Archive for February 2014
This is helpful, being able to bookmark, browse and use “save as” with the external SD card.
This is a partial work around for the “disappearing” SD card issue. (ChromeOS is the problem not the hardware, as I can still see the SD card from the chroot).
Fortunately, the web browser does support the file: URI scheme allowing access to the File Shelf and External Devices directories.
Directory URL File Shelf file:///home/chronos/user/Downloads/ External Storage file:///media/removable/External%20Drive/
To copy a file from one directory or device to another, use the URL listed above to locate the target file, then right click on the file and select “Save link as…” to copy the file to a new location. (via William Shotts)
The other workaround is to use the command line which still allows for access to the SD card, once you use “shell”.
cp ~Download/somefile ‘media/removable/External Drive/’
My newest Chromebook is the HP Pavilion 14, the older, black model. Fully updated. Today, I purchased a SanDisk SDHC card. The HP Chromebook recognizes it as “External Drive” and I can add files to it just fine. Just one problem: when this Chromebook wakes from sleep, and I click the Files icon, “External Drive” is no longer listed. Any ideas why? Removing and re-inserting the card forces Chrome OS to “see” it again.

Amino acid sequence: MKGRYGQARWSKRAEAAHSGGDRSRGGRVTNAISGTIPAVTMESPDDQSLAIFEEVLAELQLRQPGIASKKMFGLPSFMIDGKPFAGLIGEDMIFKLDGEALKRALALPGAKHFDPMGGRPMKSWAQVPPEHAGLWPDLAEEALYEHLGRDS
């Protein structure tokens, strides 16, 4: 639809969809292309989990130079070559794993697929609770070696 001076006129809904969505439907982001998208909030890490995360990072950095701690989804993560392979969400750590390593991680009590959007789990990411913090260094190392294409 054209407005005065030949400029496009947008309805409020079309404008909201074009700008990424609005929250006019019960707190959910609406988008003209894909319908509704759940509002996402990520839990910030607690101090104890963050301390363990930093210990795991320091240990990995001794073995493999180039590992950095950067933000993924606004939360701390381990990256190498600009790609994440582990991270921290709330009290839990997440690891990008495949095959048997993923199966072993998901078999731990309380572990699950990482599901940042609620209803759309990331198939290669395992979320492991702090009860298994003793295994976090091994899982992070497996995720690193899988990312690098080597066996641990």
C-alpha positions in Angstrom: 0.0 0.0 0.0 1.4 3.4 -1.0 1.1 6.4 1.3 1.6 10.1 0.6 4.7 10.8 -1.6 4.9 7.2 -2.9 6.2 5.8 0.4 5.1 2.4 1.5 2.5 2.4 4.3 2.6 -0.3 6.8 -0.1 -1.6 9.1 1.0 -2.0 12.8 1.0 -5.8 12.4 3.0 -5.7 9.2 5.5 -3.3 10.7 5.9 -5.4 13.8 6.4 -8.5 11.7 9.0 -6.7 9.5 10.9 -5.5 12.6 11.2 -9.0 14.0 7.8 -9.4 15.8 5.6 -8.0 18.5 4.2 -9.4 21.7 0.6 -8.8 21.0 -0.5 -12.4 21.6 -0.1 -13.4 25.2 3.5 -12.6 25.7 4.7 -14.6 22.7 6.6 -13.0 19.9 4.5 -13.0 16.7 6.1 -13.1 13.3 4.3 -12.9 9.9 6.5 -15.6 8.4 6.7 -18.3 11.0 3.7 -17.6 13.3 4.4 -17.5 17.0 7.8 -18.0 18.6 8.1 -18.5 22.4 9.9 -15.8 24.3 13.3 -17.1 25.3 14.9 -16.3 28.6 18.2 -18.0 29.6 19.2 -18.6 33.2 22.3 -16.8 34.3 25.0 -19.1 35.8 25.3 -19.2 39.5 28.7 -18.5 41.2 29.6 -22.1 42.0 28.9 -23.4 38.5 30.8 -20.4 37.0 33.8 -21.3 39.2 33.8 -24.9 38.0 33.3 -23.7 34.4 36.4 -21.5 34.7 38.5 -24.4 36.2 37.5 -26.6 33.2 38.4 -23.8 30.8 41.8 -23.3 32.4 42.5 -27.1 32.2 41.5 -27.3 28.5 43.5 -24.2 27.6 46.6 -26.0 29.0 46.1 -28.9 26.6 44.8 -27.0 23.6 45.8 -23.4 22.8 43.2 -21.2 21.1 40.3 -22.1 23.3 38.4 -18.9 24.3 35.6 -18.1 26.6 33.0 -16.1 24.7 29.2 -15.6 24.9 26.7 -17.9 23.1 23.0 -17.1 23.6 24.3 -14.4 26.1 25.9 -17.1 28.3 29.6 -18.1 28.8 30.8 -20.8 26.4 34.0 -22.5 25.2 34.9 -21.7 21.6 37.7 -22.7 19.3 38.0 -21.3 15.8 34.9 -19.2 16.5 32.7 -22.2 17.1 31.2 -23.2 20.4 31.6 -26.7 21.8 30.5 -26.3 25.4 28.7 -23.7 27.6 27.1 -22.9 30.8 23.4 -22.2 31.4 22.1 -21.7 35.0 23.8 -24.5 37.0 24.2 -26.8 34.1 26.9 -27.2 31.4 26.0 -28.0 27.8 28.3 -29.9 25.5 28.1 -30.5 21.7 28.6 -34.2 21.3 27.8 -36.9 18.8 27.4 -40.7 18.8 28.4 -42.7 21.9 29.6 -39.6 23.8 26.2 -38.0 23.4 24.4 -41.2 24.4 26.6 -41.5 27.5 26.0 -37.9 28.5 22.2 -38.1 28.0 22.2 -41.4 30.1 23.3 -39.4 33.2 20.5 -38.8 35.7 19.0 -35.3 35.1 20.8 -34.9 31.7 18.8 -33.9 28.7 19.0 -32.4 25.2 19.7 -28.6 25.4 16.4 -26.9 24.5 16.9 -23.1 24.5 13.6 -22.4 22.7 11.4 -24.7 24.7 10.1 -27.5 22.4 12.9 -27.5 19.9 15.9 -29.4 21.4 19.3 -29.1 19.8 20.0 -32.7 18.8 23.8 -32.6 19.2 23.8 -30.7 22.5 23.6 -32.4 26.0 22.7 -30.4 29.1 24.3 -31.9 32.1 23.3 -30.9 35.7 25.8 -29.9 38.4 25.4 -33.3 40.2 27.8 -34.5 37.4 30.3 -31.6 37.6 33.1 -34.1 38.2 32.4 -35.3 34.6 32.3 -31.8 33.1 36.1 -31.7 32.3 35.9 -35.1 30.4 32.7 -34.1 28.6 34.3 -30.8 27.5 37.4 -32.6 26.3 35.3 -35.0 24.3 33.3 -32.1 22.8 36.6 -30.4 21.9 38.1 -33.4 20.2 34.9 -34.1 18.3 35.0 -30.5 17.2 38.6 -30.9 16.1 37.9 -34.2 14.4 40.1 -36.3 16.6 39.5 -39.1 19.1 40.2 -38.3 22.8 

A worked example so I don’t forget for the next time.
1. Backup chroot – after logging out of raring:
chronos@localhost:~$ sudo edit-chroot -b raring
2. Upgrade to new Distribution Release:
me@localhost:~$ sudo do-release-upgrade
3. Update your chroot using the latest crouton -u to make sure all of the crouton-related scripts are still in place.
me@localhost:~$ croutonversion -u -d -c
4. chronos@localhost:~$ sudo sh -e ~/Downloads/crouton -t xfce -t chrome -n raring -u
5. Rename the chroot (edit-chroot -m) to match the new release name:
chronos@localhost:~$ sudo edit-chroot -m saucy raring
Works a treat just need to run synaptic or software-center as root or I get errors:
Crouton has 171,342 users?… hmm interesting
More interesting still the ratio of Chromebook users to Crouton installers…
1 in 10? then 1,713,420 Chromebooks
1 in a 100? then 17,134,200
This is exactly how I use my HP Pavilion 14.
Chitika, an online advertising network and Yahoo partner, recently concluded a five-month study of Chrome OS and Linux Web usage growth. The company found that the Chrome OS drives 0.2% of desktop Web traffic in North America.
That represents a doubling of Chrome OS traffic in September 2013, when Chitika’s study began. But in the overall scheme of things, Chromebook-generated Web traffic remains insignificant. Chrome OS Web traffic is about a tenth of desktop Linux Web traffic in North America.